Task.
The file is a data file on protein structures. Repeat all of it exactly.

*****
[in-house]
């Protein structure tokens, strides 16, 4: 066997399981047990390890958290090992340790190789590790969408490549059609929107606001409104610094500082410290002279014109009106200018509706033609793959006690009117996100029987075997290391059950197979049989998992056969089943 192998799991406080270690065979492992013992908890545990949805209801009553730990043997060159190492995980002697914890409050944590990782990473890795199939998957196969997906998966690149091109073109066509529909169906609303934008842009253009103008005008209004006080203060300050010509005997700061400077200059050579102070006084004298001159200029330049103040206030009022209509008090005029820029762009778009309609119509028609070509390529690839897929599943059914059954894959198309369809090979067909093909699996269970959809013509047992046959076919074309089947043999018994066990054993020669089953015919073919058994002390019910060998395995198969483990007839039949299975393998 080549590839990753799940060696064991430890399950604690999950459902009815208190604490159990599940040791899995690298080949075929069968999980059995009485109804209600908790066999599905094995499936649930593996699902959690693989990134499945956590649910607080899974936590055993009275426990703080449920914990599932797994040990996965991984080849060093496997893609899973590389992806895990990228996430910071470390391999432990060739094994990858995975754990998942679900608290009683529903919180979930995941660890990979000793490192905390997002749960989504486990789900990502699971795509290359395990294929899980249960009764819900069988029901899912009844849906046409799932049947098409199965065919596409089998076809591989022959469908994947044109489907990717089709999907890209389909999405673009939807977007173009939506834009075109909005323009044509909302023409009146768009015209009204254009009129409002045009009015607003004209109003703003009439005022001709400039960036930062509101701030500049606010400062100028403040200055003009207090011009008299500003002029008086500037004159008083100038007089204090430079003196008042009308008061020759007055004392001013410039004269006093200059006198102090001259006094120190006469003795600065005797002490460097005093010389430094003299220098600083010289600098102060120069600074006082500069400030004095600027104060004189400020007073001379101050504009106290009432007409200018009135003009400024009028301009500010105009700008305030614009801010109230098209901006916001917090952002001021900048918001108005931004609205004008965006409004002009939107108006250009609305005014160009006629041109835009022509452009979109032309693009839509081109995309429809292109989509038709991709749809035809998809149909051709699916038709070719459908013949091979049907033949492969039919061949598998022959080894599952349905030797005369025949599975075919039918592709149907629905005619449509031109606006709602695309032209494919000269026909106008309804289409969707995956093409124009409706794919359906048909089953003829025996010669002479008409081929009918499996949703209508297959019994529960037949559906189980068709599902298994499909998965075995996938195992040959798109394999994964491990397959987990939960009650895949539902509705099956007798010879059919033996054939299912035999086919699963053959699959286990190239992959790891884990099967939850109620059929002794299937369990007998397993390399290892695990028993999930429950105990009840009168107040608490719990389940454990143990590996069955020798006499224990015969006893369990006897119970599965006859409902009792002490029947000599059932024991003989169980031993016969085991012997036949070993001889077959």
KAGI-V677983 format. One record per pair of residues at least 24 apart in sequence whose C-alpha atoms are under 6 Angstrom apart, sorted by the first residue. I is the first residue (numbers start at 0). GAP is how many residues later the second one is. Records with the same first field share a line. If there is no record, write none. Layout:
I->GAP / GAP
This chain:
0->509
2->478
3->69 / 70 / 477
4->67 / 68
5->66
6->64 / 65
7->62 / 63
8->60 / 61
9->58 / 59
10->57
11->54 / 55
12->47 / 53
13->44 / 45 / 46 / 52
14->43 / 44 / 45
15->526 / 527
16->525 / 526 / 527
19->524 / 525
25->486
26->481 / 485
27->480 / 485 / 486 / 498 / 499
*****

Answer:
[in-house]
């Protein structure tokens, strides 16, 4: 066997399981047990390890958290090992340790190789590790969408490549059609929107606001409104610094500082410290002279014109009106200018509706033609793959006690009117996100029987075997290391059950197979049989998992056969089943 192998799991406080270690065979492992013992908890545990949805209801009553730990043997060159190492995980002697914890409050944590990782990473890795199939998957196969997906998966690149091109073109066509529909169906609303934008842009253009103008005008209004006080203060300050010509005997700061400077200059050579102070006084004298001159200029330049103040206030009022209509008090005029820029762009778009309609119509028609070509390529690839897929599943059914059954894959198309369809090979067909093909699996269970959809013509047992046959076919074309089947043999018994066990054993020669089953015919073919058994002390019910060998395995198969483990007839039949299975393998 080549590839990753799940060696064991430890399950604690999950459902009815208190604490159990599940040791899995690298080949075929069968999980059995009485109804209600908790066999599905094995499936649930593996699902959690693989990134499945956590649910607080899974936590055993009275426990703080449920914990599932797994040990996965991984080849060093496997893609899973590389992806895990990228996430910071470390391999432990060739094994990858995975754990998942679900608290009683529903919180979930995941660890990979000793490192905390997002749960989504486990789900990502699971795509290359395990294929899980249960009764819900069988029901899912009844849906046409799932049947098409199965065919596409089998076809591989022959469908994947044109489907990717089709999907890209389909999405673009939807977007173009939506834009075109909005323009044509909302023409009146768009015209009204254009009129409002045009009015607003004209109003703003009439005022001709400039960036930062509101701030500049606010400062100028403040200055003009207090011009008299500003002029008086500037004159008083100038007089204090430079003196008042009308008061020759007055004392001013410039004269006093200059006198102090001259006094120190006469003795600065005797002490460097005093010389430094003299220098600083010289600098102060120069600074006082500069400030004095600027104060004189400020007073001379101050504009106290009432007409200018009135003009400024009028301009500010105009700008305030614009801010109230098209901006916001917090952002001021900048918001108005931004609205004008965006409004002009939107108006250009609305005014160009006629041109835009022509452009979109032309693009839509081109995309429809292109989509038709991709749809035809998809149909051709699916038709070719459908013949091979049907033949492969039919061949598998022959080894599952349905030797005369025949599975075919039918592709149907629905005619449509031109606006709602695309032209494919000269026909106008309804289409969707995956093409124009409706794919359906048909089953003829025996010669002479008409081929009918499996949703209508297959019994529960037949559906189980068709599902298994499909998965075995996938195992040959798109394999994964491990397959987990939960009650895949539902509705099956007798010879059919033996054939299912035999086919699963053959699959286990190239992959790891884990099967939850109620059929002794299937369990007998397993390399290892695990028993999930429950105990009840009168107040608490719990389940454990143990590996069955020798006499224990015969006893369990006897119970599965006859409902009792002490029947000599059932024991003989169980031993016969085991012997036949070993001889077959």
KAGI-V677983 format. One record per pair of residues at least 24 apart in sequence whose C-alpha atoms are under 6 Angstrom apart, sorted by the first residue. I is the first residue (numbers start at 0). GAP is how many residues later the second one is. Records with the same first field share a line. If there is no record, write none. Layout:
I->GAP / GAP
This chain:
0->509
2->478
3->69 / 70 / 477
4->67 / 68
5->66
6->64 / 65
7->62 / 63
8->60 / 61
9->58 / 59
10->57
11->54 / 55
12->47 / 53
13->44 / 45 / 46 / 52
14->43 / 44 / 45
15->526 / 527
16->525 / 526 / 527
19->524 / 525
25->486
26->481 / 485
27->480 / 485 / 486 / 498 / 499